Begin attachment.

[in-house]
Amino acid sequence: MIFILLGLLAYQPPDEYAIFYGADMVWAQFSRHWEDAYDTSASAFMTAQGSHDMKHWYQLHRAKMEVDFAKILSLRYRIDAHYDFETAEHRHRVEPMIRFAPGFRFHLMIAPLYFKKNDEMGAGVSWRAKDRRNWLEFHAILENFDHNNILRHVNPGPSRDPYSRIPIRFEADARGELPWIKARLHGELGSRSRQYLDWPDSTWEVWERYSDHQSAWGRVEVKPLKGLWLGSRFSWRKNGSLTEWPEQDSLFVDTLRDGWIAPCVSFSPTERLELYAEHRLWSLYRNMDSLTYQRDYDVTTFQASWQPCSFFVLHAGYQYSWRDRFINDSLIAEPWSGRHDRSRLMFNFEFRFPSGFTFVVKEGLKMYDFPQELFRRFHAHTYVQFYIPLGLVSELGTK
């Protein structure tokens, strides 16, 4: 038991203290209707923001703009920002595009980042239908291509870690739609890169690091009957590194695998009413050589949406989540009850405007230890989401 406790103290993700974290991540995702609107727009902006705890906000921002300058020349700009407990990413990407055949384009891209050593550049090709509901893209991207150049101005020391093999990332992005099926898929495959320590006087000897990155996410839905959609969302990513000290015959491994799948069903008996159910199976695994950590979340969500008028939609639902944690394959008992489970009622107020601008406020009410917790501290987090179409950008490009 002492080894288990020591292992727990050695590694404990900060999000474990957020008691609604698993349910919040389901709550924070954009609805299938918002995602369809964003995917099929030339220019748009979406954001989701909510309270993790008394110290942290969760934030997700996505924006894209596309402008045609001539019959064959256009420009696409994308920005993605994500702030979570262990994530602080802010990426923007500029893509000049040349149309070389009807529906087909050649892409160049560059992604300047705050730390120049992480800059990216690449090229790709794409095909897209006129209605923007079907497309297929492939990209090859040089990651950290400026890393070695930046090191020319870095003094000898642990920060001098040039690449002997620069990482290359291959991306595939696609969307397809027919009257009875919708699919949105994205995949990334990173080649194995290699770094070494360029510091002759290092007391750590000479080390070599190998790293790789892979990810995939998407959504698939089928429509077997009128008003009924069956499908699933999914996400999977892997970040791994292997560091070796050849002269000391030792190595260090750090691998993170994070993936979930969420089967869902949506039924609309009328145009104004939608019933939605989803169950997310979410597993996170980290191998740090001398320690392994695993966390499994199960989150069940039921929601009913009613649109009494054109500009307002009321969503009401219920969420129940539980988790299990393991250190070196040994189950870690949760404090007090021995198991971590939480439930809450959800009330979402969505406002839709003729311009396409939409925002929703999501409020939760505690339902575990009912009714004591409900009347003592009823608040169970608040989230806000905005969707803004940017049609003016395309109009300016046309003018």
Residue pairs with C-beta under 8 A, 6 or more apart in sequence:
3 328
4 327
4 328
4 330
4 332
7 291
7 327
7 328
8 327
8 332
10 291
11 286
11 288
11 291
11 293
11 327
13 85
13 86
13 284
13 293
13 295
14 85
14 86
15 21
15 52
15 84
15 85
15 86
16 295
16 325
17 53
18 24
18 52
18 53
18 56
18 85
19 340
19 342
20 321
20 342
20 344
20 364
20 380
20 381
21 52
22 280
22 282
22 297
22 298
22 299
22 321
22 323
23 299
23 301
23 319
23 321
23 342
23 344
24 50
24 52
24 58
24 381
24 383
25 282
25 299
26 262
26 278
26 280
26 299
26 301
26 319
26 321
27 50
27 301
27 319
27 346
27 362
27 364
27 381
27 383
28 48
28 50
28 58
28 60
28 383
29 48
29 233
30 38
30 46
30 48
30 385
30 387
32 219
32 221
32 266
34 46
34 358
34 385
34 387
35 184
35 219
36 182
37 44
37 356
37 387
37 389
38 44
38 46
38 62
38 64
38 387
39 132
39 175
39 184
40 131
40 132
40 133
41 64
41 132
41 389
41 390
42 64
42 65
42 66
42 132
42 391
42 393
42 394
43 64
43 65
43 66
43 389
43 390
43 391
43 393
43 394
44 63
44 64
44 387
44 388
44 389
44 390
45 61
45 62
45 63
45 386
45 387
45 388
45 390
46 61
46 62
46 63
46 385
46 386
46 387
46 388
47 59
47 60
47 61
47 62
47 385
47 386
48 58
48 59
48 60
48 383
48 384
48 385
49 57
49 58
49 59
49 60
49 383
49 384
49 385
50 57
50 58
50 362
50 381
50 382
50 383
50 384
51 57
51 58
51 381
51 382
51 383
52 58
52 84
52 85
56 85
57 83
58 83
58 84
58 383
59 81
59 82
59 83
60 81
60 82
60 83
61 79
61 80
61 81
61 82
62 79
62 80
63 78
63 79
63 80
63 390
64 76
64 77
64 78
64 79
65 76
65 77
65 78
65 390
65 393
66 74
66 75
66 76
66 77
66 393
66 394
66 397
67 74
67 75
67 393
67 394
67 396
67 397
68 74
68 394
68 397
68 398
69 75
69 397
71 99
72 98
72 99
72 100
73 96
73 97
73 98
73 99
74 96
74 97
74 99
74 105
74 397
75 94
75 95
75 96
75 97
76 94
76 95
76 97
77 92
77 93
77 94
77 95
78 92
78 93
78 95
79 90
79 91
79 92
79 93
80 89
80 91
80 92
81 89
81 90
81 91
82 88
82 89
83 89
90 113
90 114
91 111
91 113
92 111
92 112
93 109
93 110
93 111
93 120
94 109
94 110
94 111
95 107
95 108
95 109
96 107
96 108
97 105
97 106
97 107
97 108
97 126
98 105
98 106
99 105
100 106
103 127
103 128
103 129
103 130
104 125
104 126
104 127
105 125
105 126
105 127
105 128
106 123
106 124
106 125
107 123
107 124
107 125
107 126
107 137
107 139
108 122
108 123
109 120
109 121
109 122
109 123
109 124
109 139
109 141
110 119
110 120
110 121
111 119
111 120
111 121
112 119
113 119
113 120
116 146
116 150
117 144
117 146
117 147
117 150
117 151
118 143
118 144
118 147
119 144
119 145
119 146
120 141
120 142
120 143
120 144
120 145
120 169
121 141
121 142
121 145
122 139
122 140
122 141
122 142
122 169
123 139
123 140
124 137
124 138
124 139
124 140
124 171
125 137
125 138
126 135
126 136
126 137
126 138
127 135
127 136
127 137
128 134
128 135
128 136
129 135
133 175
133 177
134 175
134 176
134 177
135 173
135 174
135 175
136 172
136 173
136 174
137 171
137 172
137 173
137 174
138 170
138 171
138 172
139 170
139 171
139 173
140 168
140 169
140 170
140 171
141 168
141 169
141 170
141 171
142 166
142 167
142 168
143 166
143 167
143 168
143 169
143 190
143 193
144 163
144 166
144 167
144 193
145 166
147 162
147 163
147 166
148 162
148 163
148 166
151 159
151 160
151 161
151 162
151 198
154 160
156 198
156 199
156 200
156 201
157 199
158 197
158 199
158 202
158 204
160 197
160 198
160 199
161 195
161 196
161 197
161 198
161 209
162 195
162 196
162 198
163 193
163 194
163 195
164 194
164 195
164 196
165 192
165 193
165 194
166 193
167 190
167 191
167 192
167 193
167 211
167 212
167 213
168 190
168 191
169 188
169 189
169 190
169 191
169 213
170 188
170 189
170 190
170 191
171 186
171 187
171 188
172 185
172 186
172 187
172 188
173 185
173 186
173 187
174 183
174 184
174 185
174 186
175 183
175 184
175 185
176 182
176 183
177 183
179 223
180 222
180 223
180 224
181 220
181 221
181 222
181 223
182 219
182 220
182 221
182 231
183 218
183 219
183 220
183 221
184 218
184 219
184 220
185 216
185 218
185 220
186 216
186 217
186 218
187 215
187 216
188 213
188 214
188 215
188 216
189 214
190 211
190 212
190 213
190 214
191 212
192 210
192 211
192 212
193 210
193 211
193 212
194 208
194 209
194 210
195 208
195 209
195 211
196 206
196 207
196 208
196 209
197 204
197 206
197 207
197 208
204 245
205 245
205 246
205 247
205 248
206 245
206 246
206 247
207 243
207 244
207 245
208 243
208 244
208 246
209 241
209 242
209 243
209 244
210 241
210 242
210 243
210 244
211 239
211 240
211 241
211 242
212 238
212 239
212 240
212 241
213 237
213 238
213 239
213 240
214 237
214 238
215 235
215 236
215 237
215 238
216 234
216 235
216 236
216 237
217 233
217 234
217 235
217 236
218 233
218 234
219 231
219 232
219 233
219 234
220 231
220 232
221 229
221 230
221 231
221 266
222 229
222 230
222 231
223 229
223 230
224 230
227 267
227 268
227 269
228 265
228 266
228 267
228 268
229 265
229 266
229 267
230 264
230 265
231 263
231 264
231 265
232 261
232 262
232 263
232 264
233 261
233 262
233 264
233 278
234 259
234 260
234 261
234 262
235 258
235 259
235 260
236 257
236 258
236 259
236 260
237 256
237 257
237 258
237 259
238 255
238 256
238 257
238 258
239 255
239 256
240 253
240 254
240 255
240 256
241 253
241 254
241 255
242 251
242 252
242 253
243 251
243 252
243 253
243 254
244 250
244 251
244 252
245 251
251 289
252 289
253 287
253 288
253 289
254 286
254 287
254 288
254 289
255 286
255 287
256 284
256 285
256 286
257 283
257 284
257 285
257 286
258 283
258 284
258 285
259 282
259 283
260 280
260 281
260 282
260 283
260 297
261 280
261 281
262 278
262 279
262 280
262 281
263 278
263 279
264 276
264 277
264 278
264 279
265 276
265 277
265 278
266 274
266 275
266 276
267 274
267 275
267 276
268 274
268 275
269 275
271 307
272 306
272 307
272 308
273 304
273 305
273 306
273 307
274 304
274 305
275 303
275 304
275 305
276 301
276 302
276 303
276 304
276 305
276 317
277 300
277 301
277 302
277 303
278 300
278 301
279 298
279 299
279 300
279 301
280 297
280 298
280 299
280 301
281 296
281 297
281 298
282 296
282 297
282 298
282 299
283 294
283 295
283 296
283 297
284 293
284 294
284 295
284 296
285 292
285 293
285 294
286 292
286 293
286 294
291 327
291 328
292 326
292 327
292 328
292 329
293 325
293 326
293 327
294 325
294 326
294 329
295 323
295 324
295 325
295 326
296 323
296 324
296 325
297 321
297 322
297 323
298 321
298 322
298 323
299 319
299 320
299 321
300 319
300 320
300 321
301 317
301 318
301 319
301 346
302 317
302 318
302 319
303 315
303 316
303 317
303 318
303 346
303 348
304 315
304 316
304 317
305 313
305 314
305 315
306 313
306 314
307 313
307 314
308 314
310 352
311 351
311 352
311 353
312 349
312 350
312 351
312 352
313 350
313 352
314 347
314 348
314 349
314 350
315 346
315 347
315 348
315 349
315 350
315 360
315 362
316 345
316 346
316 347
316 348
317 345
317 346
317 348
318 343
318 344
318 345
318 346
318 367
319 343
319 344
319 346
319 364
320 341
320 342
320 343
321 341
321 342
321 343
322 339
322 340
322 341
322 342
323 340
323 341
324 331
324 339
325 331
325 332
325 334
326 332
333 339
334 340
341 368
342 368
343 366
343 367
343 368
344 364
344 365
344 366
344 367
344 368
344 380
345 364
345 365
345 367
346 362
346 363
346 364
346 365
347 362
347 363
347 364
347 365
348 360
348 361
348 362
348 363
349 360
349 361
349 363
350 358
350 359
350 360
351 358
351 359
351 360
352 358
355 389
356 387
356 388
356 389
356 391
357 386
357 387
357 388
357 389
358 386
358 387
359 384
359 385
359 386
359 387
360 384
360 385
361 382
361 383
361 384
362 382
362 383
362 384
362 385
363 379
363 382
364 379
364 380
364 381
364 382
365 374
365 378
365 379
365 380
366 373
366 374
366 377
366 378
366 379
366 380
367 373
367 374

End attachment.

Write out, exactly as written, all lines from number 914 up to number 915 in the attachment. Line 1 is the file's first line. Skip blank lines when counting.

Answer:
324 331
324 339